Joe Biden delivers tough talk on Tehran’s nuclear ambition, but takes a different approach from Israel as he begins his four-day Middle East tour.
US President Joe Biden and caretaker Israeli Prime Minister Yair Lapid are in agreement that Iran’s nuclear programme must be stopped, but differ on how to go about it.
Addressing a joint press conference on Thursday, the two leaders described Iran as a threat, pledging not to let the country acquire nuclear weapons. But where the two countries diverge is how to act on their pledges. While Israel wants the US to use force to stop Iran from becoming a nuclear power, Washington believes diplomacy should be given a chance before resorting to a military solution.
Israel has in the past continued to carry out several covert sabotage and assassination operations inside Iran in an attempt to weaken the country’s nuclear goals.
In November 2020, for example, Iran’s most prominent nuclear scientist Mohsen Fakhrizadeh was killed after his convoy came under attack.
Two years earlier, in January 2018, some men broke into a storage facility in an industrial district some 30 km from Tehran and took away with them secret nuclear archives without leaving a trace.
While Iranian officials kept quiet about it during the time, former Israeli PM Benjamin Netanyahu showcased those documents three months later in Tel Aviv, acknowledging it was an operation carried out by Israeli intelligence service Mossad.
Tel Aviv, a key ally of the US, considers Tehran to be its greatest enemy.
“They want to destroy the only Jewish state in the world. We will never let that happen,” Lapid said as he stood on the podium next to Biden during the presser.
“Words will not stop them, Mr. President. Diplomacy will not stop them. The only thing that will stop Iran is knowing that if they continue to develop their nuclear programme, the free world will use force.
“The only way to stop them is to put a credible military threat on the table.”
The US president, however, did not reiterate this commitment, signaling a different view from Israel on the issue. He rather talked about not letting Tehran obtain a nuclear warhead, while not commenting on a programme that might be intended to develop one.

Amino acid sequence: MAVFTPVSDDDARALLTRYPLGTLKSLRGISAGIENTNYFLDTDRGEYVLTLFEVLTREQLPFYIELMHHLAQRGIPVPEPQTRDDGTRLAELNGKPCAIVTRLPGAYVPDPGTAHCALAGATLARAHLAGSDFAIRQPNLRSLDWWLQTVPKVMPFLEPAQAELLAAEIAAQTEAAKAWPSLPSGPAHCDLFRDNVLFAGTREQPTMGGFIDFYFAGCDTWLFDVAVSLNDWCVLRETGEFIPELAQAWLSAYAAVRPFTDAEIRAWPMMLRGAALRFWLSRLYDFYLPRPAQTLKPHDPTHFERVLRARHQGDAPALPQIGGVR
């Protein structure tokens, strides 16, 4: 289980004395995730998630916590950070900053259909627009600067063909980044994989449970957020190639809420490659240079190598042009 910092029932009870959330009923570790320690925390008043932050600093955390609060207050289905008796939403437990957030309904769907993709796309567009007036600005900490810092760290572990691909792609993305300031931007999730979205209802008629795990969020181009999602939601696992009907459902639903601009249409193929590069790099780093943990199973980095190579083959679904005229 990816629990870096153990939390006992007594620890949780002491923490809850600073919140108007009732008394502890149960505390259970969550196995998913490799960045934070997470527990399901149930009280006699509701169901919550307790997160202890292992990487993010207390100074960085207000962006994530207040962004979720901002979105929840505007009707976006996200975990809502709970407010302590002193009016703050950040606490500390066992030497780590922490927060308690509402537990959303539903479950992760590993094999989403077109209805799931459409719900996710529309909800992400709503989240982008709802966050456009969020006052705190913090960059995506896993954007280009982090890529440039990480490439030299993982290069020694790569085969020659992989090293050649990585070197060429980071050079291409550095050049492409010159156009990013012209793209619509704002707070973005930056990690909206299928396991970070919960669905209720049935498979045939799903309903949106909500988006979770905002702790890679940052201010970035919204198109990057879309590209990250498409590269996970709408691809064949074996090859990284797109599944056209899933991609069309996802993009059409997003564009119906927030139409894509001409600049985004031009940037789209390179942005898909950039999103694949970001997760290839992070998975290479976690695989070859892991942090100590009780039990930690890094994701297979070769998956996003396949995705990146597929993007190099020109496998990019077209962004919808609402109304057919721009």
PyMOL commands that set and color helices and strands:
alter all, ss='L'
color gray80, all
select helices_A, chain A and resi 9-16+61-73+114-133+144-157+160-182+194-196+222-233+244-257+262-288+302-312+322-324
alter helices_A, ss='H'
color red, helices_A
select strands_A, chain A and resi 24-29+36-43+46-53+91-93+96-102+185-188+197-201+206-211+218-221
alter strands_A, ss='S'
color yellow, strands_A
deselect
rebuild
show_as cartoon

“Today, (we) discussed America’s commitment to ensuring Iran never obtains a nuclear weapon. This is a vital security interest to both Israel and the United States, and I would add, for the rest of the world as well,” Biden said.
“I continue to believe that diplomacy is the best way to achieve this outcome.”
Tehran, meanwhile, has reacted strongly to the joint US-Israel declaration against it.
“Any mistake on the part of the US or its allies in the region will see a harsh and regrettable answer from Iran,” Iranian President Ebrahim Raisi was quoted as saying by Anadolu Agency.
“The interventions of foreign powers in the region only result in crises and destabilisation.”
While Israel is believed to have its own arsenal of nuclear weapons which it has never publicly acknowledged, Iran insists its nuclear programme is for peaceful purposes and it does not intend to acquire a warhead.
In 2015, Tehran signed an international deal with world power capping its nuclear projects with bomb-making potential. But in 2018, then-US President Donald Trump withdrew from the pact, deeming it insufficient.
Since then, Iran has ramped up some of its nuclear activities, putting a ticking clock on world powers’ bid to return to a deal in Vienna talks, which currently stands stalled.